There's a lot to be said for simplicity, but the world of electric bikes is probably not the place to find it. We’ve taken a fairly straightforward machine that wouldn’t have been out of place in The Flintstones, and added gears, derailleurs, disc brakes, electric motors, Bluetooth and LCD screens. There's loads to go wrong, and you have to spend an hour setting up before you ride it.
So to find a bike that’s actually quite simple is refreshing. There's no screen on the Swifty AT656, just a box that changes the level of electrical assist. Assuming the tyres are pumped up and it’s charged, you can just hop on and ride off. This does mean, however, that you’re never quite sure how fast you’re going, or how much mileage you’ve got left in the battery - things we did perfectly well without during the pre-ebike dark ages.
The AT656 is an e-mountainbike, but unlike others in the sector doesn’t have fashionably wide handlebars. It doesn’t have panniers, mudguards, or anything fancy like that. What it does have are classic mountain bike looks, a stand, a shaped top tube that looks like it might have special aerodynamic properties (it doesn’t) and a thick battery-containing down tube that provides plenty of space for a logo. It’s stripped back, efficient, cheap.
Yes, cheap. You’re looking at less than £800 for this e-MTB, which isn’t a bad deal at all. It’s an aluminium frame with a seven-speed Shimano cassette, a twist-grip gear shift and the motor in the rear hub, so we’re not looking at particularly refined engineering or expensive parts here - though the bike is notable for its 120kg max load, allowing those from the less willowy sections of society to ride without worrying they’re going to snap something.
And you know what? It works. You really can hop on and ride off and enjoy all the benefits of an e-bike without paying the price of a small car. For 30 miles at least. The distance the Swifty can cover between charges isn’t the greatest, but at least the battery is removable for charging, so you can swap in a spare if you get too far from home... or at least you could if they were available. Swifty doesn’t seem to have much of a presence in the UK, so acquiring spare parts or replacement batteries might be a problem.
The saddle is a bit firm, but not excessively so, and the presence of a quick release makes it easy to adjust. It’s a comfortable ride, the front suspension evening out the roads and the disc brakes making sure you come to a halt safely. The tyres supplied on our review model are bobbly, but perhaps better suited to solid surfaces than anything loose. That’s something that’s relatively straightforward to replace, however, and the example set by the tyres is indicative of the bike as a whole - more of an all-terrain hybrid than a serious mountain bike.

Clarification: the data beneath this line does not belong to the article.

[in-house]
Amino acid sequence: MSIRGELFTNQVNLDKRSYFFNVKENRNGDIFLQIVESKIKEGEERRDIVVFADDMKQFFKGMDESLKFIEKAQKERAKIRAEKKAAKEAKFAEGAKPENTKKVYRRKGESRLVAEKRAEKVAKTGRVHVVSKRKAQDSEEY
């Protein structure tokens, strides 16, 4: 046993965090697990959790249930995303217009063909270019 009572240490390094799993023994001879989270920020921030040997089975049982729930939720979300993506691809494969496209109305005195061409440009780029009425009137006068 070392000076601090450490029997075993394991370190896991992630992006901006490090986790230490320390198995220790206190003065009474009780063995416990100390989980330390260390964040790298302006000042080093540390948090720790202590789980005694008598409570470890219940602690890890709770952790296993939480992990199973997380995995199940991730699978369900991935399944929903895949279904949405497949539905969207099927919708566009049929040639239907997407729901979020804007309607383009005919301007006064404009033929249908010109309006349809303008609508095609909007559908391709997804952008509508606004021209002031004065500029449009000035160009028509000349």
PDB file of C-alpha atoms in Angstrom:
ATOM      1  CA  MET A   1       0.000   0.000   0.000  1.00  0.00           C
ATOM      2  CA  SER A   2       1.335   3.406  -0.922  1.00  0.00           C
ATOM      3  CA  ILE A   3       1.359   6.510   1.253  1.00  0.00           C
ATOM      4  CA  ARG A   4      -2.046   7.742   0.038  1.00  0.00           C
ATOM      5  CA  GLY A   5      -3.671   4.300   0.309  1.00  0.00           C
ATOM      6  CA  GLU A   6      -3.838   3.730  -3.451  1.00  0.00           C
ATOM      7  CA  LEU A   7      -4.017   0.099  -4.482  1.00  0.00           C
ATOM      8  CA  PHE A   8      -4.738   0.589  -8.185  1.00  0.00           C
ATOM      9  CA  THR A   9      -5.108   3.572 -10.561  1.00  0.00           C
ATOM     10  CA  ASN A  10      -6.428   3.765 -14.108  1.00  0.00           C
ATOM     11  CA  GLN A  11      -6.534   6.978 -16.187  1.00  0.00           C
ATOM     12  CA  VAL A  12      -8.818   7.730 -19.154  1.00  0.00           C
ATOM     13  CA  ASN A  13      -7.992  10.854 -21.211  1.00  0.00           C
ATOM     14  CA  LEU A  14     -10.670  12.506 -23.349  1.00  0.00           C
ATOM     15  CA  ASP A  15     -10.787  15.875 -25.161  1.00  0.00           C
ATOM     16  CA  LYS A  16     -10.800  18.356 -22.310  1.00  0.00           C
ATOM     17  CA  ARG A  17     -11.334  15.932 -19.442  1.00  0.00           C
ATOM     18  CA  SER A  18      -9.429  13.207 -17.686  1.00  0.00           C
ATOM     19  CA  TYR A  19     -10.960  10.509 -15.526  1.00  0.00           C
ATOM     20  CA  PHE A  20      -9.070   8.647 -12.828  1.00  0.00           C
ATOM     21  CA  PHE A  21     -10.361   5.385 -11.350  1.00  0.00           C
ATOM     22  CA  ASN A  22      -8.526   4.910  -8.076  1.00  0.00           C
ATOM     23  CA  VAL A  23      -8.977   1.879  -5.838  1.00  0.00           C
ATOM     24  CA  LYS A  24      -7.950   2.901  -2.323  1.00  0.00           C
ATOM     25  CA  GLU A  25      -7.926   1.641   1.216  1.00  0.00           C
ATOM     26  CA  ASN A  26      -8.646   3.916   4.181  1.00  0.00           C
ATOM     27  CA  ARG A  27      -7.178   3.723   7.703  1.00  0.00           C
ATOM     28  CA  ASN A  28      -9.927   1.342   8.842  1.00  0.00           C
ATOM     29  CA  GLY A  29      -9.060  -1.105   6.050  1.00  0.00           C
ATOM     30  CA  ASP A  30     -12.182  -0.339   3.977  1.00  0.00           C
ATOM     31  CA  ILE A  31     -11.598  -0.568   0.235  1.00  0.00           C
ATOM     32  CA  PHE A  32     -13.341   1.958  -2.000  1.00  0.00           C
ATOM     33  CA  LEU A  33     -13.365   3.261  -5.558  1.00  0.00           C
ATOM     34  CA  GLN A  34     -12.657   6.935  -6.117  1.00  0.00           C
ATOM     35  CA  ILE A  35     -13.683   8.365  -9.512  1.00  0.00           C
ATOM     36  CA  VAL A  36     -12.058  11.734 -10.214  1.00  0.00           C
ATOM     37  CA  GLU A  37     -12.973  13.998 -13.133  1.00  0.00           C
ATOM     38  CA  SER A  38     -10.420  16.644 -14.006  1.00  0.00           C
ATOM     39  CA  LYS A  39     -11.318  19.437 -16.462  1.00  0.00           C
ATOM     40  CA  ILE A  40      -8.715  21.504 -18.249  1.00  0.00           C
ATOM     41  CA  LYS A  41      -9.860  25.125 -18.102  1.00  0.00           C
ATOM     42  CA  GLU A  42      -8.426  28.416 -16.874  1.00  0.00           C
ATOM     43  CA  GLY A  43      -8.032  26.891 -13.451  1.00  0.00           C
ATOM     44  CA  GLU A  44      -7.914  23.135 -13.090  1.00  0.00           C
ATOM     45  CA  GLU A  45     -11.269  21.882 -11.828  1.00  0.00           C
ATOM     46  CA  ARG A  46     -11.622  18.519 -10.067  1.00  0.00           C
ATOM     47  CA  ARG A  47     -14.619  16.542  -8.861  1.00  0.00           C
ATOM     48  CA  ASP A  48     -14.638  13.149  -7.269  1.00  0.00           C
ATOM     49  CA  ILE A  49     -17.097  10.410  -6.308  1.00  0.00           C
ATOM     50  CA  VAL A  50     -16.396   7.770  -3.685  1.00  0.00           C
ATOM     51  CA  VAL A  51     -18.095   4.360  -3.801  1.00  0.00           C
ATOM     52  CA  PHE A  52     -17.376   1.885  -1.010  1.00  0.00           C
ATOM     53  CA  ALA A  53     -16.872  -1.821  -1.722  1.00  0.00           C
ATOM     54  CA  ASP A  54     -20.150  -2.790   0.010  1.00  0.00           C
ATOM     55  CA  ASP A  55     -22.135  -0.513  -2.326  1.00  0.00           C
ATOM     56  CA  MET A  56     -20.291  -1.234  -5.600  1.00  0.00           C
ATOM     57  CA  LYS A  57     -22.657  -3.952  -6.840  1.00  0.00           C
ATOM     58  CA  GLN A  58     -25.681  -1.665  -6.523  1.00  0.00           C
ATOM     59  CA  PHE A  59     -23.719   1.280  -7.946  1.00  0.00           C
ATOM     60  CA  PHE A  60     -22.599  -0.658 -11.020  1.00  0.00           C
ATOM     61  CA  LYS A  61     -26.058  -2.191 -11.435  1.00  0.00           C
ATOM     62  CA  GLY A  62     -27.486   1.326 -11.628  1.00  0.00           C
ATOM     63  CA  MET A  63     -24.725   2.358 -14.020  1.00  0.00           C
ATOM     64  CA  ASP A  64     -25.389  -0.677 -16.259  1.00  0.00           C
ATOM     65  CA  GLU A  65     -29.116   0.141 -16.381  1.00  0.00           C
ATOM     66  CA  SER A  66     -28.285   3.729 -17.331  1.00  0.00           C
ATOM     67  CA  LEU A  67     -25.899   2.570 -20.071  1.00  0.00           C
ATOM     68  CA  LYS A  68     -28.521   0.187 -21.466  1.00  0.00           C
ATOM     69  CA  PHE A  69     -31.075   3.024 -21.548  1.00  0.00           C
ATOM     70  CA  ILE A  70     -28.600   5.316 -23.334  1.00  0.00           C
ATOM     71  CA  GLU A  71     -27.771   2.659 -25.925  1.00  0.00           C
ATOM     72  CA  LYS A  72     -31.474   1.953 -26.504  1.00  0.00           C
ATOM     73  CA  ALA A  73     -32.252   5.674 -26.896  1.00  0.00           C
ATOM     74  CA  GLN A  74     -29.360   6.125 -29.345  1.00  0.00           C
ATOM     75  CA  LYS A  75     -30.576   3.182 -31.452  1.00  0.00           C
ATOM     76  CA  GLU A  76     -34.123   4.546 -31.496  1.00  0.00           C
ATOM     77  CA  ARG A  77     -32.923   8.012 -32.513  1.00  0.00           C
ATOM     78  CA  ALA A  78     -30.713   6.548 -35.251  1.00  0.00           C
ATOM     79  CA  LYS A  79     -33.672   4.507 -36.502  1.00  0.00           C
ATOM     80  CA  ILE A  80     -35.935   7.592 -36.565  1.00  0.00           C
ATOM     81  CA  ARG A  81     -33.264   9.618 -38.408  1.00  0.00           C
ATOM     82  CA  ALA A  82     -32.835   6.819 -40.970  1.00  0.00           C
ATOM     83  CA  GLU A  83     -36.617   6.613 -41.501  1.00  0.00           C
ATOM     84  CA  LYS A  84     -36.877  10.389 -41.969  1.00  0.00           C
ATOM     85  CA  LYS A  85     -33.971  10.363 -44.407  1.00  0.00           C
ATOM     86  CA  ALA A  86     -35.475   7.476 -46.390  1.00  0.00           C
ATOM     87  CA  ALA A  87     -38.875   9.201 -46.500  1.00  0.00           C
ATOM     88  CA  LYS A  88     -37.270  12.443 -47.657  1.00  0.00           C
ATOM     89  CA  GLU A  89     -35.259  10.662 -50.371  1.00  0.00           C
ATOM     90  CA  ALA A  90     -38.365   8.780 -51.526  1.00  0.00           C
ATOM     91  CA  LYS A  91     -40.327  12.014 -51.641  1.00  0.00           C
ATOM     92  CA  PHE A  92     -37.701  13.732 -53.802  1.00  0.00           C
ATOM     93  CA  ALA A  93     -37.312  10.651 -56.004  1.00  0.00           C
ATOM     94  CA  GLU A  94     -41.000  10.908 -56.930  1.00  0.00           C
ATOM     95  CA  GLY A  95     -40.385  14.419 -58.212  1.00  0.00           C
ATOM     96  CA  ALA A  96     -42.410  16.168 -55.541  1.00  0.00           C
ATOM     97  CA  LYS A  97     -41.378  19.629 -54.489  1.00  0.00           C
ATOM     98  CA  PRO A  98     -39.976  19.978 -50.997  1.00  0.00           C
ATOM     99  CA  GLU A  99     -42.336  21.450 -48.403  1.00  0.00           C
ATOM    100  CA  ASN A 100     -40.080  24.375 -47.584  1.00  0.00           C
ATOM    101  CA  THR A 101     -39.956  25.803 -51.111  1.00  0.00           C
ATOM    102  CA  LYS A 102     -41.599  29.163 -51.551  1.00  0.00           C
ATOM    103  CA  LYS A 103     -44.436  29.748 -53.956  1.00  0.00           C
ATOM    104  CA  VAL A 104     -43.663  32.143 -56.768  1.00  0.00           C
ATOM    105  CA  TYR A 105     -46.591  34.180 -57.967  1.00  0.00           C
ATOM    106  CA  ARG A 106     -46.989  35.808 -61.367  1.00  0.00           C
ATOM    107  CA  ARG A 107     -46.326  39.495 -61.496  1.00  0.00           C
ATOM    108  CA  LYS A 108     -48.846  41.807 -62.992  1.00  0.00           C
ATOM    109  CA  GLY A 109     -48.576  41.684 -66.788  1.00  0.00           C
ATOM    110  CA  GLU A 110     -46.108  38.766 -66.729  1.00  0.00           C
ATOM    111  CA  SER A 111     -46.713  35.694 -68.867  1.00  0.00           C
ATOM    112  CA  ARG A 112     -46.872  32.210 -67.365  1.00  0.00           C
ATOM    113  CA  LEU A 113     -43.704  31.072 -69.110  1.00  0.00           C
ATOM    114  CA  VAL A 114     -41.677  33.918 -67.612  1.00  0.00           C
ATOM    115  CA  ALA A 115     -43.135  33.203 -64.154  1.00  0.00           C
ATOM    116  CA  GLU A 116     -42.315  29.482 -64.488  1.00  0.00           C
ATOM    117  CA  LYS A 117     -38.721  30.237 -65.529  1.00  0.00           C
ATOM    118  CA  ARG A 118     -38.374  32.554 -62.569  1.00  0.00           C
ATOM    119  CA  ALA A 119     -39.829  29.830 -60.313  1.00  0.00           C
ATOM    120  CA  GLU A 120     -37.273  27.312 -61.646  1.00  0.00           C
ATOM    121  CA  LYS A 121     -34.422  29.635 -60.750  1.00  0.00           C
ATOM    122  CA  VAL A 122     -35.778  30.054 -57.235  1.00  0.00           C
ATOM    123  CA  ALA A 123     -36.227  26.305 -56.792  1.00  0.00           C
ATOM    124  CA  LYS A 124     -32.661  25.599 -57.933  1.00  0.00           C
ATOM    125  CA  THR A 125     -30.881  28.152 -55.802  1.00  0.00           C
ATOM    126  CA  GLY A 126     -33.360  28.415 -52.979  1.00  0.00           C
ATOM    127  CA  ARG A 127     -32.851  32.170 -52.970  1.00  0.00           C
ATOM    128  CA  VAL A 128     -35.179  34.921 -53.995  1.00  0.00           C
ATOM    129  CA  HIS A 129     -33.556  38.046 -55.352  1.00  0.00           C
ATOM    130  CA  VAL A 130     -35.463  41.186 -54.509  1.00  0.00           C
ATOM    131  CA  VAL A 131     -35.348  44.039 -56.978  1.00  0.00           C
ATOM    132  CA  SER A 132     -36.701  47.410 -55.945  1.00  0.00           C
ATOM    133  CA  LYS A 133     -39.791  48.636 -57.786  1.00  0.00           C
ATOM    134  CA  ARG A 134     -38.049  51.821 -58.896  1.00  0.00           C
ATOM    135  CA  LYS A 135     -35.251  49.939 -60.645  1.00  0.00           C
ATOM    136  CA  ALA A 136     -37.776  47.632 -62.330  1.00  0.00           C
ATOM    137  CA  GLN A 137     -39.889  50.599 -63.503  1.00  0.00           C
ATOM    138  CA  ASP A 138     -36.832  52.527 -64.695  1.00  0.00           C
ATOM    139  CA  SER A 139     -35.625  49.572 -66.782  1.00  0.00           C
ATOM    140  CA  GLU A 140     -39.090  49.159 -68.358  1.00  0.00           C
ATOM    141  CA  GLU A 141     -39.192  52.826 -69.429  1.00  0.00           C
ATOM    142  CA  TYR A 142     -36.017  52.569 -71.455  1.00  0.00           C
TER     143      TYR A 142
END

As we took the bike around the roads and byways, there was a moment of revelation. At first, the lack of a speedo and range counter was keenly felt - over the years since giving up acoustic bikes we’ve become accustomed to the LCD. Being without one gives a feeling of loss akin to realising you’ve left your phone at home when it doesn’t really matter - the realisation that you can’t check the cricket score or doomscroll through social media until the nihilism makes you cry, rather than the dread of not being able to call loved ones in an emergency. It soon passes, however, to be replaced with a feeling that perhaps knowing exactly how much longer you can keep going is holding you back. You’ll find out when you hit 15.5mph as the motor cuts out, and it’s an easy bike to ride with the motor turned off, so you can always save the power for the difficult bits - or the slog back home - if you want to.
The Swifty AT656 would make a good first e-bike; the sort of thing you’d buy to dip a toe into the wonderful world of whirring electric motors - but beware. The warranty is supplied by Amazon, which seems to be the only place you can buy the bike. If you need spare parts, there's little customer service available - something attested to by reviews on the well-known shopping site itself.
If you’re capable of fixing a busted spoke or replacing parts yourself, or you can take it to a shop that can, then as with most bikes, that’s part of ownership. But electronics failures or dud batteries within the warranty period - which do happen - are going to be a different matter. Buying an e-bike, or any expensive purchase, shouldn’t be a lottery, and this after-sales service is something you should bear in mind when buying what is, otherwise, a solid budget bike.
Swifty on amazon.co.uk